Compound & Simple Interest – Are they Riba?

Wahed Editors 


“In an interest-based financial system, at any given point of time, there is not enough money in the system to pay off all the liabilities that arise from borrowings, which makes the concept of charging interest fundamentally flawed”

Islamic investments and finance as a whole have been stirring up debate in every aspect since its conception. What does and doesn’t count, what basics of investment are exempted from the rules, and more questions like these end up creating a few confusing narratives around the fairly simple concept of riba. In a short answer, as it should be, yes simple and compound interests are both considered riba if the lender and borrower follow the Sharia law. This is mainly because all forms of interest – any amount above the principle – are considered debt usury and are haram in the eyes of the Qur’an. To understand why simple and compound interests are considered riba, and hence unlawful, let’s break down a few basic concepts.


Simple interest is basically the added sum earned over and above the principal amount lent. So if a lender or institution loans a USD 100 on an interest of 10% per annum, the loanee must return the principal amount of USD 100 with the added sum of USD 10. In the case of compound interest, the interest isn’t levied on the principal sum, but on the entire loan amount inclusive of timely interests. In both of the above situations, it is clear that the lending institution/investor will earn an over and above sum on what they initially lent or invested. Corporate investments promote and practice this as it turns out to be profitable to all, and for many reasons including something as basic as savings.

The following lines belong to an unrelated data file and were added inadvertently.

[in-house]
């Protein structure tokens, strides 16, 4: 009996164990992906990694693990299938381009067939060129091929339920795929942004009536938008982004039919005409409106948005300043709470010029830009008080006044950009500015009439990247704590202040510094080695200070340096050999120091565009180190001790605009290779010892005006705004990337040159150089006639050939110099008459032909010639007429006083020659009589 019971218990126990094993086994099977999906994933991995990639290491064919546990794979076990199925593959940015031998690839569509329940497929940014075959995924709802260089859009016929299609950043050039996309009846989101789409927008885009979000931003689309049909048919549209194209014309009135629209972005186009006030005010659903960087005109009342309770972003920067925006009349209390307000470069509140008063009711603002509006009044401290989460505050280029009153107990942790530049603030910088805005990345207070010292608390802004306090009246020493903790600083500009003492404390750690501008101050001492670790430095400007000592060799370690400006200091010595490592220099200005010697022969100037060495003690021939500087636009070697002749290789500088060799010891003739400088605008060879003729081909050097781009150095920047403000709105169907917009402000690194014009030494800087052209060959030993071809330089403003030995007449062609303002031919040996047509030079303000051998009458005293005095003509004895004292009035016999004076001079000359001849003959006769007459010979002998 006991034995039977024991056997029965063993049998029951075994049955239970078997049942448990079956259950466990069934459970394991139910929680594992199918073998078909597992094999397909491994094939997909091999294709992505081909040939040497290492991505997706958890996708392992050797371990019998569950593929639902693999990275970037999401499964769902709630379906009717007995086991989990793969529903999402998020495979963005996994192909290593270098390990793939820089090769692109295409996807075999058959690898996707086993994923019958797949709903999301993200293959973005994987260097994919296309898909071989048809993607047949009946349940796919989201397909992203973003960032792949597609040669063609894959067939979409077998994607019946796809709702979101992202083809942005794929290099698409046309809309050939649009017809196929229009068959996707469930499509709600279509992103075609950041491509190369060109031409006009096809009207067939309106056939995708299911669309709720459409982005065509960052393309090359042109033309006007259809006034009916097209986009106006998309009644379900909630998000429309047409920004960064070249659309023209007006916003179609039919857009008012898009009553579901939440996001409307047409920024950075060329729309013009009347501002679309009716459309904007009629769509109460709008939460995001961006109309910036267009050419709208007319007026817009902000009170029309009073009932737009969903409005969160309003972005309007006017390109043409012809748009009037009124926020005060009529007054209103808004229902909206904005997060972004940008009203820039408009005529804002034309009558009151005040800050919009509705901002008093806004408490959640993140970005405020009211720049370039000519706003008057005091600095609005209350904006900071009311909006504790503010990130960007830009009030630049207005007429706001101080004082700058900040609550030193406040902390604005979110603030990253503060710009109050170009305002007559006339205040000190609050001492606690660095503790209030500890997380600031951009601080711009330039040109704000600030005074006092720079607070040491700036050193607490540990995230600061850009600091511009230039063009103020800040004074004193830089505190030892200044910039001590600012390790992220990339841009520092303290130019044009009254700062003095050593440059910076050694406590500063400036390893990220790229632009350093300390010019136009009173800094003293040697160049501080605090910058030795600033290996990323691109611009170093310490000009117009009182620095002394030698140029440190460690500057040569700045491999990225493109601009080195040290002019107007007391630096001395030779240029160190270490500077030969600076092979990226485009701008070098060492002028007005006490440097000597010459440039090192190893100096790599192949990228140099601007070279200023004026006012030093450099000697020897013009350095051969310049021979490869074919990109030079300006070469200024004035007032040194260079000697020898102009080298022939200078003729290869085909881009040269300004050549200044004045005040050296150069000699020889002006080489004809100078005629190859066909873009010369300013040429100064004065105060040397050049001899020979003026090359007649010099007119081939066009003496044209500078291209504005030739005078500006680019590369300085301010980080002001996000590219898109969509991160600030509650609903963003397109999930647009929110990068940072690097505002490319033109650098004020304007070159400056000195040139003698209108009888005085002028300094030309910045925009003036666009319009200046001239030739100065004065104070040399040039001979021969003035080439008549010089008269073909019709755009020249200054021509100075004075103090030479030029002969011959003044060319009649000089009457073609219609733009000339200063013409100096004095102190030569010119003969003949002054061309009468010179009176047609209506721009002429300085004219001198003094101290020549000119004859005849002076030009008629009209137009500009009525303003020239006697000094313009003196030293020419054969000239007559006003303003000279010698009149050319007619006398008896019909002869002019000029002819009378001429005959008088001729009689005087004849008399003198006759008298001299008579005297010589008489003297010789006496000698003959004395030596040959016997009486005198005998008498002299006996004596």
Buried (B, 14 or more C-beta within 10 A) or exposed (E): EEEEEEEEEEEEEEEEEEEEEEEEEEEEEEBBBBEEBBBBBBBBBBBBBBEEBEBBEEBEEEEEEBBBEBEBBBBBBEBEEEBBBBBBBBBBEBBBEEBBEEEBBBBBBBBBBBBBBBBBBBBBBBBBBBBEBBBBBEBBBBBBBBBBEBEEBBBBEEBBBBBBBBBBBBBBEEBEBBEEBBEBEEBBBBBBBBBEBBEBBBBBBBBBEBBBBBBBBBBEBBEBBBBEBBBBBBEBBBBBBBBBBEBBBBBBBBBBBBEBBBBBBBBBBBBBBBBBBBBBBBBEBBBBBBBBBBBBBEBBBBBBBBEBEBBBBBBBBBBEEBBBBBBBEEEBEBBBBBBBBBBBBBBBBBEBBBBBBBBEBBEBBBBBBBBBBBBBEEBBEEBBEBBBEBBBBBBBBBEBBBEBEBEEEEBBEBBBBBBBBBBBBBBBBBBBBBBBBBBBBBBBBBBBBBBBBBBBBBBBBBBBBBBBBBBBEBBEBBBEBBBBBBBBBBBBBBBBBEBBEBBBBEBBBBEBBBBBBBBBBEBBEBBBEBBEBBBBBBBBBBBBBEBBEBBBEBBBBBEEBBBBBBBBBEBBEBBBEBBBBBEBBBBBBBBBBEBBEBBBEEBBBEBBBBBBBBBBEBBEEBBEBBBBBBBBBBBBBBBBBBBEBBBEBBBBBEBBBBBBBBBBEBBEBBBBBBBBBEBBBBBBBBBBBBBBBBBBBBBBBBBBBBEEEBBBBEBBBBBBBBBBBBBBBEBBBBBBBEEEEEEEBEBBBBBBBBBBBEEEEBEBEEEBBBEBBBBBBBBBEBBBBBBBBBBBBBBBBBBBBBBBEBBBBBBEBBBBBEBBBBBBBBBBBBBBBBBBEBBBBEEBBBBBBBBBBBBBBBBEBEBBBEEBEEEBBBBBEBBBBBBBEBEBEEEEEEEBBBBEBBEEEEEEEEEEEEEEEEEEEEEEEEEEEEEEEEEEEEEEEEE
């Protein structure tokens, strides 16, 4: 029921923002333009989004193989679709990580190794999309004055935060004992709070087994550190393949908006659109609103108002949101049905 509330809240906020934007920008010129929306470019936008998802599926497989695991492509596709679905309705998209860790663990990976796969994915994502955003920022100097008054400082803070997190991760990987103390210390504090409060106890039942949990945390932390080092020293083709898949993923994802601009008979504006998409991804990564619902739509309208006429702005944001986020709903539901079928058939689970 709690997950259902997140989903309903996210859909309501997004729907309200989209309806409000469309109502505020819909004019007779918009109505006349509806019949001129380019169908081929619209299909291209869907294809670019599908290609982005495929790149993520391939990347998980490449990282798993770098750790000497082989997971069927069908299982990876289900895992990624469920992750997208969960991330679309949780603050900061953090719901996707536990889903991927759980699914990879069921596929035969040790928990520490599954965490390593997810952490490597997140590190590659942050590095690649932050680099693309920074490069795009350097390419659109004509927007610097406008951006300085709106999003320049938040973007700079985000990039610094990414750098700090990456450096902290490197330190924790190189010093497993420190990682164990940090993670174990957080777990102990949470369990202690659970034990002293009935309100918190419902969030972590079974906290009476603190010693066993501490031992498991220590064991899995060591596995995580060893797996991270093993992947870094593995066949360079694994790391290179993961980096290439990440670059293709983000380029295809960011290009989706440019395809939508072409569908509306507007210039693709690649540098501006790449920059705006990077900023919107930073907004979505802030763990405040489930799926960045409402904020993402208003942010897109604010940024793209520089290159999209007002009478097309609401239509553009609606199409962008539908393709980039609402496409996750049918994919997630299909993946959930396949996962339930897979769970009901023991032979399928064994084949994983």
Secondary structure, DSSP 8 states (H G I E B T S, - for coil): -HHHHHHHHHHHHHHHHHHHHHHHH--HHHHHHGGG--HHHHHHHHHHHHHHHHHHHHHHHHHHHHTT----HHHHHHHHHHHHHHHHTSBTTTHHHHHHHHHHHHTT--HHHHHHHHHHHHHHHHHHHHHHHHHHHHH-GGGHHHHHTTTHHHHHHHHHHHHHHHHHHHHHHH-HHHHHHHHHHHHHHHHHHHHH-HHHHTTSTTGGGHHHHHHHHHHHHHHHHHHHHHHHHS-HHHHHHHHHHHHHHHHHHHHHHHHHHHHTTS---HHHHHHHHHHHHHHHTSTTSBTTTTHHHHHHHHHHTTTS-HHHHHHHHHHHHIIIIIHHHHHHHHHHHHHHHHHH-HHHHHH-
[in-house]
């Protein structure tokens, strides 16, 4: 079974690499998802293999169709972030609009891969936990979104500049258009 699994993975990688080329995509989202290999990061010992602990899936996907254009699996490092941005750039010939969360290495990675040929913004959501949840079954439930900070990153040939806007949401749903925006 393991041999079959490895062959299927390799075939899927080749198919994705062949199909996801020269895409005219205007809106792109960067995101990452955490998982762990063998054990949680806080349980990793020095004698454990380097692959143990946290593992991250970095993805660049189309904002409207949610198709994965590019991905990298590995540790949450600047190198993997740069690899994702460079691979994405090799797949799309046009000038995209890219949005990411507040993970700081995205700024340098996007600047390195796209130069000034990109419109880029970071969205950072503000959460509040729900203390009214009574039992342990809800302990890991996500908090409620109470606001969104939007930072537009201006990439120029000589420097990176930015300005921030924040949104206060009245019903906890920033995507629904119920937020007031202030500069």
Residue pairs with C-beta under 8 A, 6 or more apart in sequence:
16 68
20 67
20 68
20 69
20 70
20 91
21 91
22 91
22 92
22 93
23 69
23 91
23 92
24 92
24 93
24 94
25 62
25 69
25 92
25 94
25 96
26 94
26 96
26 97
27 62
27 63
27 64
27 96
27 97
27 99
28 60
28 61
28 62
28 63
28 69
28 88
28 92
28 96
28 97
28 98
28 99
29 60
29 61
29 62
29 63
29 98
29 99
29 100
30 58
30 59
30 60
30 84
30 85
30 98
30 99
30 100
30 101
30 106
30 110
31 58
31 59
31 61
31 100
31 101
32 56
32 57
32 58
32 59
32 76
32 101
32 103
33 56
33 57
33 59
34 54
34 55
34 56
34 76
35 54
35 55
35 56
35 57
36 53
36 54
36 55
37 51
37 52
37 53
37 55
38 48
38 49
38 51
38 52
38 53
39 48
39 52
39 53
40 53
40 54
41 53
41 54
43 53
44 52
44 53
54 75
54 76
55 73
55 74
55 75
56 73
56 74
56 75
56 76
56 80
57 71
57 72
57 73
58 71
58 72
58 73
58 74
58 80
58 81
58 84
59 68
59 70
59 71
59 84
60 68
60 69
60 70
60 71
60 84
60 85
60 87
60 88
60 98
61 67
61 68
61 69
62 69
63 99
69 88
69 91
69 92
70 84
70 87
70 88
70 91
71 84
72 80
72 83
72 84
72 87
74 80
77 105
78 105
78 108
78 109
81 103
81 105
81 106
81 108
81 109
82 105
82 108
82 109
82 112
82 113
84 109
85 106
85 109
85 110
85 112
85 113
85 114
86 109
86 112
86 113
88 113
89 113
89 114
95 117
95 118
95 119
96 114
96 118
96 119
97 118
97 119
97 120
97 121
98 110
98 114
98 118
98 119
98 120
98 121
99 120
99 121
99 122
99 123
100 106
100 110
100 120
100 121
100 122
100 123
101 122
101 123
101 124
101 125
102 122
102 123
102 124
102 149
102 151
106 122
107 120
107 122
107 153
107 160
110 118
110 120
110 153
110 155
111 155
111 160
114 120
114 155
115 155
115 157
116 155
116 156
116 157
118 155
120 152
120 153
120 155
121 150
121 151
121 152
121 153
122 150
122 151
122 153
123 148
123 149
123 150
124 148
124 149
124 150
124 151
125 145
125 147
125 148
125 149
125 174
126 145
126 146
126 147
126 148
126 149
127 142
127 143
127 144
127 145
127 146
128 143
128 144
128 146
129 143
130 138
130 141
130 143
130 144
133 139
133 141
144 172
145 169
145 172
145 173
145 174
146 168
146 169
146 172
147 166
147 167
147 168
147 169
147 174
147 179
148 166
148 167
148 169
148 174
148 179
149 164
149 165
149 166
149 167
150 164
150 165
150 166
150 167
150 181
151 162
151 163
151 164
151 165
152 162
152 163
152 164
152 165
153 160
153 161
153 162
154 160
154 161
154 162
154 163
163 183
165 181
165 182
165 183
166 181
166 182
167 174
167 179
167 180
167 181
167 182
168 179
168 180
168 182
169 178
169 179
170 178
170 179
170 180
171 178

The debate usually arises basis one argument — if riba has been prohibited to ensure the distribution of wealth among all, rich and poor, and to eliminate accumulation among lending institutions, then why are interests that are profitable to investors considered haram? As neverending as certain arguments are, due to the various schools of thought, the answer to this one is simple and clear. Simple and compound interests are riba because they defy one primary rule of Islamic investment — earning an income through the exchange of money. Seen from a moral perspective, as it is by most interpreters of the laws, whether the profit is being earned by an individual, a group or an institution, in majority of the cases, the borrower is burdened with that extra sum, and more often than not,with the punishment of increment if the interest is not paid in time. A less known fact is that many religions other than Islam also criticized making profits through interests, but since the spiritual and secular law of Islam is one, this is the one religion that is practising the exchange of money solely for building assets and charitable reasons.



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